Philadelphia’s new Chief of Schools breaks down the school district’s move to virtual classes
Evelyn Núñez praised the resiliency of the district’s students and staff amid the hard switch to remote learning.
When Evelyn Núñez got started as a teacher 26 years ago within the Philadelphia School District, her goal was to serve the community. That community for her, was the city’s Latino community.
As one of the district’s few bilingual English-Spanish teachers at the time, Núñez was already filling a need she had witnessed when she was a student.
Her single mom, who was extremely dedicated to her daughter’s education, needed translation when going to any parent-teacher conference.
“As a child, I needed to be the translator,” said Núñez.
She, too, didn’t know English when coming to the city from Puerto Rico, but was able to quickly pick up the language going to school.
Overcoming the language barrier was just one experience that informed Núñez’s decision to build a career in education in Philly. She came to realize in order to educate children, especially those in the Latino community, teaching had to extend beyond the student and also involve the surrounding family.
“Many times, that happens outside of the classroom,” she said.
It also takes many different forms and requires creativity. Núñez mentioned how participation often varies because while parents of some Latino students are passionate for their child’s education, they sometimes can’t be as present because of work.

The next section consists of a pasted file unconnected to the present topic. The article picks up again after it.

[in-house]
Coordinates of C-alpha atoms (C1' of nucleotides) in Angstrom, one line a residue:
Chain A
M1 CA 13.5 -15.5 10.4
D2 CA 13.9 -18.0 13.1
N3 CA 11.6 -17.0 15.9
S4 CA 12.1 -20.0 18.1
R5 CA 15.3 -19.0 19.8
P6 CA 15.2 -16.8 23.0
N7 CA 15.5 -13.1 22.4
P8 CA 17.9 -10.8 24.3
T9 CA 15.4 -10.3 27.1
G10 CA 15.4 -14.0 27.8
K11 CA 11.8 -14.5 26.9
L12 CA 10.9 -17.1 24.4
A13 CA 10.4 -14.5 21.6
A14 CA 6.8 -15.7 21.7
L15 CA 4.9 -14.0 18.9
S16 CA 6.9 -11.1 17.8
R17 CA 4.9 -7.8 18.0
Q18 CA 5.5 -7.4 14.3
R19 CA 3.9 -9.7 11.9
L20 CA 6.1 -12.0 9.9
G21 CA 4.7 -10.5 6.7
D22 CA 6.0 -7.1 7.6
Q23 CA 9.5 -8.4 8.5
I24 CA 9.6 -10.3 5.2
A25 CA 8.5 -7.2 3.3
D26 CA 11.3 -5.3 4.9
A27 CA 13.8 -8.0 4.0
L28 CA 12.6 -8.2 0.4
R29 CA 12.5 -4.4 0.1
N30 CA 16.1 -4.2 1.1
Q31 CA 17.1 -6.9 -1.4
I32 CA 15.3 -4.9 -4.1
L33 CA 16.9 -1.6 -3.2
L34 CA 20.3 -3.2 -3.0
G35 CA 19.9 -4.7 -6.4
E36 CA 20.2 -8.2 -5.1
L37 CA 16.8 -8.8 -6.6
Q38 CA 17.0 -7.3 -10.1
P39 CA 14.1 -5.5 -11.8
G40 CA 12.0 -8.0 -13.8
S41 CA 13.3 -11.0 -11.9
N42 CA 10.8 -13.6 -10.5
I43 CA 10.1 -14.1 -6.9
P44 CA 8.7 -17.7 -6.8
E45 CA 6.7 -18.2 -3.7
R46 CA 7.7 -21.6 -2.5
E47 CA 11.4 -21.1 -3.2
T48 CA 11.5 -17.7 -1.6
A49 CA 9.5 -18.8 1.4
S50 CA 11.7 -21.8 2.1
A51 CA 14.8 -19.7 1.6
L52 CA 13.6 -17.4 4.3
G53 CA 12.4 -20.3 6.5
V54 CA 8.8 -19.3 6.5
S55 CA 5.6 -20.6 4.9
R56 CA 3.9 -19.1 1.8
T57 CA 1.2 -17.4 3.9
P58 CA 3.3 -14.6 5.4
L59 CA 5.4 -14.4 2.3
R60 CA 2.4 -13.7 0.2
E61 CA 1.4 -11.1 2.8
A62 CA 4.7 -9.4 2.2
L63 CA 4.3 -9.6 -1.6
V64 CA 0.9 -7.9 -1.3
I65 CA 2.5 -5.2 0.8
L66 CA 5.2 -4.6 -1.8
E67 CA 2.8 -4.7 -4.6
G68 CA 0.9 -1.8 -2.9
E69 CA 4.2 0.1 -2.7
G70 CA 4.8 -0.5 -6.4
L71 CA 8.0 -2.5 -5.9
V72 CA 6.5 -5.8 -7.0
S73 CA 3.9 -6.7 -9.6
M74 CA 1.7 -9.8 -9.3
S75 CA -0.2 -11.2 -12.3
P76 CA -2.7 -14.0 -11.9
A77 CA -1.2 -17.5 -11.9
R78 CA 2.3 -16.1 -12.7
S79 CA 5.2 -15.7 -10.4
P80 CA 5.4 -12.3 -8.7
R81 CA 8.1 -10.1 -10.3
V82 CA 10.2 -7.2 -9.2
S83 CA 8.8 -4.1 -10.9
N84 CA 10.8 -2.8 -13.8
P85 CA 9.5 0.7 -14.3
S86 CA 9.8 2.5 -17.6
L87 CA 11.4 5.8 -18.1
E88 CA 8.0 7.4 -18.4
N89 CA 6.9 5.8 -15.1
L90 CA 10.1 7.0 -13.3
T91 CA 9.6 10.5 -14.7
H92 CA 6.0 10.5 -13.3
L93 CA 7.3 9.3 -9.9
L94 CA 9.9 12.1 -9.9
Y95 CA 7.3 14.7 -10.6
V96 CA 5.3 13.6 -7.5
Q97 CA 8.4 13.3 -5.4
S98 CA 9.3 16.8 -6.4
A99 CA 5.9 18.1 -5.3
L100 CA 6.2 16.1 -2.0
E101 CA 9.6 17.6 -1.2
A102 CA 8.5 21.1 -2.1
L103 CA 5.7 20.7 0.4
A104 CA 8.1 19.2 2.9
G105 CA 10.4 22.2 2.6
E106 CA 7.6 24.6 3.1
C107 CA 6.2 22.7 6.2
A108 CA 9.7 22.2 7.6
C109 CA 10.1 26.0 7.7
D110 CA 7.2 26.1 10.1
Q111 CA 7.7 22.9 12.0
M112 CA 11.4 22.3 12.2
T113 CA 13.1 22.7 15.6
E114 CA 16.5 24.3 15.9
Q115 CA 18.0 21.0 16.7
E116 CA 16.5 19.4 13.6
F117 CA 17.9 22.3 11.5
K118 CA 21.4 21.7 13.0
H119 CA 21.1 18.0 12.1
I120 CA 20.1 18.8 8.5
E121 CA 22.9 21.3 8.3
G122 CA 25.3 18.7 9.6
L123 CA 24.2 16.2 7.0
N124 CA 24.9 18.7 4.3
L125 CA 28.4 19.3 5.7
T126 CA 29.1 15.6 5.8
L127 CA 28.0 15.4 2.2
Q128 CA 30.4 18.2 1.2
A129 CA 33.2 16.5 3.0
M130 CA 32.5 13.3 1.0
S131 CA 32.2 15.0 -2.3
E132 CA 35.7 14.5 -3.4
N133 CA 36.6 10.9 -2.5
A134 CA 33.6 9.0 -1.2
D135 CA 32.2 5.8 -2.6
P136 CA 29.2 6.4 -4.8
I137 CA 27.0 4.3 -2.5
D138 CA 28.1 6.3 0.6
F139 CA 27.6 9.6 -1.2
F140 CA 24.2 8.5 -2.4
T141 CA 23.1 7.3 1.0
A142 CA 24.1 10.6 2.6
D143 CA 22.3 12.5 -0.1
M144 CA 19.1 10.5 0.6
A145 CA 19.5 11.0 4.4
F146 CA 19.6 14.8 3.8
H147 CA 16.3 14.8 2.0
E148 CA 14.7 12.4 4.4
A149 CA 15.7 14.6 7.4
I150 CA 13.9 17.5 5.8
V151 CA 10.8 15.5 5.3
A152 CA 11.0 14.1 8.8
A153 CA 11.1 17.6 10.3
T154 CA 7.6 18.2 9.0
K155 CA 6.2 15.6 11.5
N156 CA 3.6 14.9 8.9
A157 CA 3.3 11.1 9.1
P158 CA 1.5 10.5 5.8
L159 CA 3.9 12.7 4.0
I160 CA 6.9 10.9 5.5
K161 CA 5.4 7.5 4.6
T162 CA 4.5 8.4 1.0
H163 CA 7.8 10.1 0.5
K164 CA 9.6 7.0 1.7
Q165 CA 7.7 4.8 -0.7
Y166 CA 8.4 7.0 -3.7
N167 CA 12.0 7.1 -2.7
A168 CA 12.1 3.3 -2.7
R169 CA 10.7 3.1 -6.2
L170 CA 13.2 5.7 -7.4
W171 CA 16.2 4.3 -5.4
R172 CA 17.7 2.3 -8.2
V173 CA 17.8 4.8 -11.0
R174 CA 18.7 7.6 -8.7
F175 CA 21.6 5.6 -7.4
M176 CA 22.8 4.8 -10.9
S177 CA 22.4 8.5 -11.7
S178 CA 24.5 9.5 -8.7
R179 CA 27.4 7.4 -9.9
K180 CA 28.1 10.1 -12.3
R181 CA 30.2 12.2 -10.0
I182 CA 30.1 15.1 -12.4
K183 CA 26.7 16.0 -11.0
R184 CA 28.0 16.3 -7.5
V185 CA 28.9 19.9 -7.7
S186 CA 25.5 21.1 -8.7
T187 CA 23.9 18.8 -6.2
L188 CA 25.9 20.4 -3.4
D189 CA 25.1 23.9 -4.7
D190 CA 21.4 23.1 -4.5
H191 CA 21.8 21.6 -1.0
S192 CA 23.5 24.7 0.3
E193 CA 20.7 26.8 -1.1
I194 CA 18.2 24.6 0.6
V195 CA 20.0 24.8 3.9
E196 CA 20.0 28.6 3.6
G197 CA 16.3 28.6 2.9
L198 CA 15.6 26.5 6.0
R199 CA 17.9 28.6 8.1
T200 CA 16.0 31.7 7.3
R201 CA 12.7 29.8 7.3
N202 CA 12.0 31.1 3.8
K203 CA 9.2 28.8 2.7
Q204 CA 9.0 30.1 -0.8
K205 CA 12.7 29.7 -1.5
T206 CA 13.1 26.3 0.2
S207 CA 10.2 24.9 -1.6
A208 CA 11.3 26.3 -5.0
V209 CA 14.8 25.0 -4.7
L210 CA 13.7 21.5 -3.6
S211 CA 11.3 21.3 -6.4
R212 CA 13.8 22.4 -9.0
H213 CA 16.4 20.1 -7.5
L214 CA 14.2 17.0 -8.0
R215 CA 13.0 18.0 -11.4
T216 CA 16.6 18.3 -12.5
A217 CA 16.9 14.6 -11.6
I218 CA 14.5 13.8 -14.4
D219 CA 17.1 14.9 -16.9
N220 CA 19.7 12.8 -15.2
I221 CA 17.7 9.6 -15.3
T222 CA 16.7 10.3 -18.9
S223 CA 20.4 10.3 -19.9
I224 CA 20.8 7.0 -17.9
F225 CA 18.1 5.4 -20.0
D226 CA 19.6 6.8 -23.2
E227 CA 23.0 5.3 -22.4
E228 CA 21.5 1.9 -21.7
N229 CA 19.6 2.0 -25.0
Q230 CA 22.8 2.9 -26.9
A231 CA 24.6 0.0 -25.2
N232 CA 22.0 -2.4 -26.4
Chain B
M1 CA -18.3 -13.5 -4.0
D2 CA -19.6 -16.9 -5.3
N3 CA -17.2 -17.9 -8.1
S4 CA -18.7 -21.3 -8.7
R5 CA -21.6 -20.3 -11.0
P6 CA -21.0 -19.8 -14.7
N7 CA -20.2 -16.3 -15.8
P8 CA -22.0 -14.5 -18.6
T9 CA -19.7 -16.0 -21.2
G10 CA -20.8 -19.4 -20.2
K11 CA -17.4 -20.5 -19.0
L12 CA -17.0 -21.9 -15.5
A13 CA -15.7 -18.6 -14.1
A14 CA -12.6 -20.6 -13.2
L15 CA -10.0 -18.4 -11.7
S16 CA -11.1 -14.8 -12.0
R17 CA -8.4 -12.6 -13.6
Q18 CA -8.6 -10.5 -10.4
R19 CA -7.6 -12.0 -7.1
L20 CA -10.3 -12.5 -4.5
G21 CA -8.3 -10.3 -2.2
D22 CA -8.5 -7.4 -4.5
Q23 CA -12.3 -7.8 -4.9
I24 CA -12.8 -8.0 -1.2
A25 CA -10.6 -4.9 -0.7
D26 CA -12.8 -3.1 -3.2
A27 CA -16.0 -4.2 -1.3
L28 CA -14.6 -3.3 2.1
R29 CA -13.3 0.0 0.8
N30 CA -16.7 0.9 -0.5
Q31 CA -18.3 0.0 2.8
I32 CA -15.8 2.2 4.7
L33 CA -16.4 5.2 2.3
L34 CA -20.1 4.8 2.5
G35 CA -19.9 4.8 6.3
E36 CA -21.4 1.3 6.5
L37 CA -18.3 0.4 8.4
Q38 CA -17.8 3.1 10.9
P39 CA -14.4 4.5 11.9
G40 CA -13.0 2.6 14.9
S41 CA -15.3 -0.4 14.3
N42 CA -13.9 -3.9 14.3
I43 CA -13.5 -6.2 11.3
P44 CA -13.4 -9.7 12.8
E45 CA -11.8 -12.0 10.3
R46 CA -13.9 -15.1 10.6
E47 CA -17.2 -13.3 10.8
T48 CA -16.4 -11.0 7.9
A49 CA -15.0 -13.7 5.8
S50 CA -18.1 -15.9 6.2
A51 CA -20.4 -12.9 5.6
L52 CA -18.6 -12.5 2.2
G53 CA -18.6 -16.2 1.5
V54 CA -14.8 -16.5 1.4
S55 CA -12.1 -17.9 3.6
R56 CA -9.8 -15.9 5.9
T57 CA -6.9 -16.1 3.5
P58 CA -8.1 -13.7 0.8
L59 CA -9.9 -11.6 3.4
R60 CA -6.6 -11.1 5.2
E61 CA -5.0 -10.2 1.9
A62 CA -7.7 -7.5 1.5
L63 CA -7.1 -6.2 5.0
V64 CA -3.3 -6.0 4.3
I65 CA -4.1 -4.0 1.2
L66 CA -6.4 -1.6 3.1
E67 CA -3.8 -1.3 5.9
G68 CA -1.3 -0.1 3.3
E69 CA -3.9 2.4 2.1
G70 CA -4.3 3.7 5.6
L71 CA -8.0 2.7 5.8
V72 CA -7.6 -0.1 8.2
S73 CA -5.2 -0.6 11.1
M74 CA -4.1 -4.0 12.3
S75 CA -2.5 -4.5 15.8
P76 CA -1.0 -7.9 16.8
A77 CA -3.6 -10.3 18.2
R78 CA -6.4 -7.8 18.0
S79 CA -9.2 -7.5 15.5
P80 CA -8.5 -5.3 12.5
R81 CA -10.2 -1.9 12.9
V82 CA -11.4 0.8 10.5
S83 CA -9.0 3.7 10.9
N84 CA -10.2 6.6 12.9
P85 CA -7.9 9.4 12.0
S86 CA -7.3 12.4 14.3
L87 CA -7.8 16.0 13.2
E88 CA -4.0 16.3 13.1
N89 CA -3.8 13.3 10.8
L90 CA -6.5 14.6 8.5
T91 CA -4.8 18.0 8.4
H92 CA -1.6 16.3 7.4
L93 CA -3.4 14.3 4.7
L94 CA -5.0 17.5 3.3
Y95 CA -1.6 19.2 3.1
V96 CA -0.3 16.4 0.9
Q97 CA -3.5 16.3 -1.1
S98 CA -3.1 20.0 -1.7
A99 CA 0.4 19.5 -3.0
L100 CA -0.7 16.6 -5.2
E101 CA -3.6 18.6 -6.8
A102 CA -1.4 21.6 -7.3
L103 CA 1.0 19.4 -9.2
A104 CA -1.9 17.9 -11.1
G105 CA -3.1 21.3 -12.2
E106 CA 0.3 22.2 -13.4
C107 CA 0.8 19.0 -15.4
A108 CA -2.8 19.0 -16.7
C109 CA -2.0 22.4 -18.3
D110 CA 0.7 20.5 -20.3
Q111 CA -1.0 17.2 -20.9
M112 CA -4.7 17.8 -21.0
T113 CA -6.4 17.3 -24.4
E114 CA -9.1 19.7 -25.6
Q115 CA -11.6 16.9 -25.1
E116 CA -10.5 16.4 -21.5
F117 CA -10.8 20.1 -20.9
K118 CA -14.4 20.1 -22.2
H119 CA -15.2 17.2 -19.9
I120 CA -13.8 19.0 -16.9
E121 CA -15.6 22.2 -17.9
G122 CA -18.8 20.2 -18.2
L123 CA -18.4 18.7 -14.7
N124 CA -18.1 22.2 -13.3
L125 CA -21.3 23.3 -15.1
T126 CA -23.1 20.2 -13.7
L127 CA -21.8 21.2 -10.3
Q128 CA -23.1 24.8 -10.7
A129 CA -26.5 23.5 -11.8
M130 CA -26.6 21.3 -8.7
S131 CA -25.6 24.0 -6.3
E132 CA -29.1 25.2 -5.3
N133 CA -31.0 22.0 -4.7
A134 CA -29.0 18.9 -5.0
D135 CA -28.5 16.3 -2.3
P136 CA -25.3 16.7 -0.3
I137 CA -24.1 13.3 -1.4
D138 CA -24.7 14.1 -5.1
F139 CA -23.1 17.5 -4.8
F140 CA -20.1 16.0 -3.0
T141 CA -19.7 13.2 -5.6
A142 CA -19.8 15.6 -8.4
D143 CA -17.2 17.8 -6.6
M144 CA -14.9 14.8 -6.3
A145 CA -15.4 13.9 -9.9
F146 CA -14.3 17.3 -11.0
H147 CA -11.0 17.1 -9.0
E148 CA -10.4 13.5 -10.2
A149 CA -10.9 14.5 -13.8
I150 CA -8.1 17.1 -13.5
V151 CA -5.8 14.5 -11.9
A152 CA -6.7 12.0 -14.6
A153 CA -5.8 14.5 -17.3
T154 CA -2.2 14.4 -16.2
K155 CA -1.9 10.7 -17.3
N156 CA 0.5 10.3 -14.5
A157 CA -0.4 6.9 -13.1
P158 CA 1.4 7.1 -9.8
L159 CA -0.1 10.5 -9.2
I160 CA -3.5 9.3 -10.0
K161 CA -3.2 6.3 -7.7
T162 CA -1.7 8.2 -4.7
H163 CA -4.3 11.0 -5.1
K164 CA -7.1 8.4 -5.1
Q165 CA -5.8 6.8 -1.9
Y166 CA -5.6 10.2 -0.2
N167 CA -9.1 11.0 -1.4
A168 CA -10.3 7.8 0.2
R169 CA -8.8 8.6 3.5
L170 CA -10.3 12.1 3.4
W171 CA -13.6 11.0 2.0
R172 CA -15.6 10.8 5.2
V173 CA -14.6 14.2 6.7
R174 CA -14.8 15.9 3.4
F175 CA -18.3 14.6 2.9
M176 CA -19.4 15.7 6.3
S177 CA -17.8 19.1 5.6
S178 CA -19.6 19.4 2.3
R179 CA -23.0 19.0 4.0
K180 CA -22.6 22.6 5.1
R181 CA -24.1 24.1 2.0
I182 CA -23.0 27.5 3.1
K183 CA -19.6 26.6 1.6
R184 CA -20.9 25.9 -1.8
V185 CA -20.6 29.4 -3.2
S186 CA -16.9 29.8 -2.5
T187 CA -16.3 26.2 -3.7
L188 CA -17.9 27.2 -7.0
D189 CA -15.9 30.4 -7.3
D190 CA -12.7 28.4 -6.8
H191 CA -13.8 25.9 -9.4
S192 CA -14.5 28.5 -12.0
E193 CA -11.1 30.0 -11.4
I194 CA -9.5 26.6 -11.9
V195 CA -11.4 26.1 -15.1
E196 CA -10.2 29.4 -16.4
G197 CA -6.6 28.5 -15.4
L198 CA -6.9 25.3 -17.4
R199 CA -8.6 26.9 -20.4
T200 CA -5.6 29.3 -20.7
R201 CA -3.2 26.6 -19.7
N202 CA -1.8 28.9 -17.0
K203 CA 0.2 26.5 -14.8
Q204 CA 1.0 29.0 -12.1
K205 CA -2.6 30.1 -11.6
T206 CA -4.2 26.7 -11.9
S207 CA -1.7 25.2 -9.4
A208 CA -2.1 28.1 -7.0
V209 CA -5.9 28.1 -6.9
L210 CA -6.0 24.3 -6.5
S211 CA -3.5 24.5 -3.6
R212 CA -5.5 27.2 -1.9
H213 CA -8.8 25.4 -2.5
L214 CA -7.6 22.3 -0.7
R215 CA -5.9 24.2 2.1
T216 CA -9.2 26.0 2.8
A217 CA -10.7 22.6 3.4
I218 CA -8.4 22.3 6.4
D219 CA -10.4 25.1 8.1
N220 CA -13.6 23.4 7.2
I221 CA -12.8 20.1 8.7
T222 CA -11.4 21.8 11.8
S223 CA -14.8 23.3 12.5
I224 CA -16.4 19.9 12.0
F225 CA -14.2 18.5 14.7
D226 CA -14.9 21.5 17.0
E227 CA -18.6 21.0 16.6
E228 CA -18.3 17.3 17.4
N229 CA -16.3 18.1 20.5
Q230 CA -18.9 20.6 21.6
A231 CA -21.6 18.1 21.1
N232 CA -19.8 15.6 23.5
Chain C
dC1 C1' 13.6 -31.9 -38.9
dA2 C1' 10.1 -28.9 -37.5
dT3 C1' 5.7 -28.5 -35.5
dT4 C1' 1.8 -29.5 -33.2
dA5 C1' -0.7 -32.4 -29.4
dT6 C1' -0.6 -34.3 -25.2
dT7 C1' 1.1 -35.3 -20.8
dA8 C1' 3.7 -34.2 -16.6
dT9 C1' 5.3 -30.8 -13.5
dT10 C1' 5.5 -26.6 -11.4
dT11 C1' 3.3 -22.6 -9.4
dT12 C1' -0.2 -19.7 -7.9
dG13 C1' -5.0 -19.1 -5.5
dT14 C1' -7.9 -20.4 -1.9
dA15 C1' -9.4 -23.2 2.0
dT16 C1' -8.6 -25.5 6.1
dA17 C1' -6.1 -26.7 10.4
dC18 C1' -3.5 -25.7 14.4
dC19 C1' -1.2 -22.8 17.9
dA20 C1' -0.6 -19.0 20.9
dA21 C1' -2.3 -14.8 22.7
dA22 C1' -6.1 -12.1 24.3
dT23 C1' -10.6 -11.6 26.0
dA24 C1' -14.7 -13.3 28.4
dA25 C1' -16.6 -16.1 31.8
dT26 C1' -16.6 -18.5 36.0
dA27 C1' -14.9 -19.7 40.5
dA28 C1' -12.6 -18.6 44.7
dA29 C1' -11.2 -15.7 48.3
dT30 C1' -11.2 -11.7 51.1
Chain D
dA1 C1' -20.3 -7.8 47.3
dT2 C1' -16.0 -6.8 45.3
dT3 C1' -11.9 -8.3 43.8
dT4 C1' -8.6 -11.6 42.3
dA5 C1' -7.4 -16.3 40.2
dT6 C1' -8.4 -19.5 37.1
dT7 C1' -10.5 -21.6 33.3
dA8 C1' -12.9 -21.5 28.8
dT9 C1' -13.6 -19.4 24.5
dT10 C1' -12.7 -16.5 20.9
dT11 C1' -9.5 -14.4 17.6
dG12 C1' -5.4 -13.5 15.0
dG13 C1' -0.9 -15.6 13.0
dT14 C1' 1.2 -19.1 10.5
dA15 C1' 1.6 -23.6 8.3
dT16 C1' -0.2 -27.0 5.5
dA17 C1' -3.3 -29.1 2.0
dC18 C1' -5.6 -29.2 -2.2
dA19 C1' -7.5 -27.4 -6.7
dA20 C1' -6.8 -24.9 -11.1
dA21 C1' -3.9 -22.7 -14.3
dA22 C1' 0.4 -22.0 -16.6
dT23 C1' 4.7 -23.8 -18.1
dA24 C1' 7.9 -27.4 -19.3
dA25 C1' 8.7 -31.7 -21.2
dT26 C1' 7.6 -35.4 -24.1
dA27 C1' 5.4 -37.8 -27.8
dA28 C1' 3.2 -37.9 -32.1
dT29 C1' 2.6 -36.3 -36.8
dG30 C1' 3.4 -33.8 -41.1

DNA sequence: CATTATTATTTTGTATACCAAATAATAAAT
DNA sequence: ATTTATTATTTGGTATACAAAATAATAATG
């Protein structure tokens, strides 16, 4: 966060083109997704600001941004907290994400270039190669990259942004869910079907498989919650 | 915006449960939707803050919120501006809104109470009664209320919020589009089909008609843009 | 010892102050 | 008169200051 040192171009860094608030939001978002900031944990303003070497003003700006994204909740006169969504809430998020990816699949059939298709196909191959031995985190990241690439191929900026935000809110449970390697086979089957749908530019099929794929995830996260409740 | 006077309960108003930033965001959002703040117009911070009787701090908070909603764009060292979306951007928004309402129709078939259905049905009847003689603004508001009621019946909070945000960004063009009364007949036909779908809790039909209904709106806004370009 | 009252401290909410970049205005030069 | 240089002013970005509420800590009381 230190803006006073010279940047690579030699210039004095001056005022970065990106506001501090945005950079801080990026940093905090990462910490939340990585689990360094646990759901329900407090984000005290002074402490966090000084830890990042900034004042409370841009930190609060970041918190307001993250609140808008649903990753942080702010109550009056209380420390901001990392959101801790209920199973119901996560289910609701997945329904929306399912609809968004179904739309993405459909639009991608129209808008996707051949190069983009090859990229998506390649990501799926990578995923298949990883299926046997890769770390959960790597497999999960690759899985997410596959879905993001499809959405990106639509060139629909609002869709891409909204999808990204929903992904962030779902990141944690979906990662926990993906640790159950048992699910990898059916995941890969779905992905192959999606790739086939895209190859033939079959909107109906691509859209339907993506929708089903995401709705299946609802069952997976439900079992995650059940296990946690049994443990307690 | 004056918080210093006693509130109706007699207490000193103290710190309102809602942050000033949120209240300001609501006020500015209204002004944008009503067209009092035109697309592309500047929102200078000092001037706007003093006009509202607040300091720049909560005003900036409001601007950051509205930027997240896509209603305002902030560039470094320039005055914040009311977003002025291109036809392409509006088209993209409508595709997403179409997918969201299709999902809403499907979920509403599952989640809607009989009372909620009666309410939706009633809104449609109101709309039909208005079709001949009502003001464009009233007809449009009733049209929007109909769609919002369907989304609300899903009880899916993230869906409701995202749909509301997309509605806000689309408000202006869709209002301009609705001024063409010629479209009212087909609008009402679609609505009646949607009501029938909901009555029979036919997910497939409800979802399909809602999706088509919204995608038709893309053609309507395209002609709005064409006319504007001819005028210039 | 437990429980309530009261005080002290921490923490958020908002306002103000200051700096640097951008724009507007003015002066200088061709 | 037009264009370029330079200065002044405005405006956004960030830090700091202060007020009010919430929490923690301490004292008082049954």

“I found very early as a teacher that I needed to clarify to parents what does parent involvement mean?” she said.
In place of volunteering, Núñez would encourage parents to make sure their children were doing their homework, no matter if they could help or not, or if the work was right or wrong.
The encouragement reinforced the practice of a child learning outside of the classroom.
That dedication to the city’s Latino community has driven Núñez’s rise up the ranks of the Philadelphia School District. After being a teacher for many years, she wanted the same Latino students she taught and supported to see someone like them in higher positions in the educational hierarchy.
“I want the Latino children to see that through education there’s no minimum,” said Núñez. “You can continue to grow, you can continue to have a high impact on the community that you live in.”
She went back to school, got her master’s degree and a doctorate along with principal and superintendent certifications.
Now, as of March 30, Núñez is the Philadelphia School District’s new Chief of Schools at arguably one of its most challenging times in recent memory.
The coronavirus pandemic has shuttered schools across the state until at least the Fall of 2020, forcing many districts — like the Philadelphia School District — to make the switch to virtual classes.
It’s been challenging and put to test almost immediately, Núñez’s dedication and ability to reach underserved communities. However this time, it’s not just the Latino community, but every other underserved community across the city.
The school district’s problems with COVID-19 started before the virus began wreaking havoc in the city itself.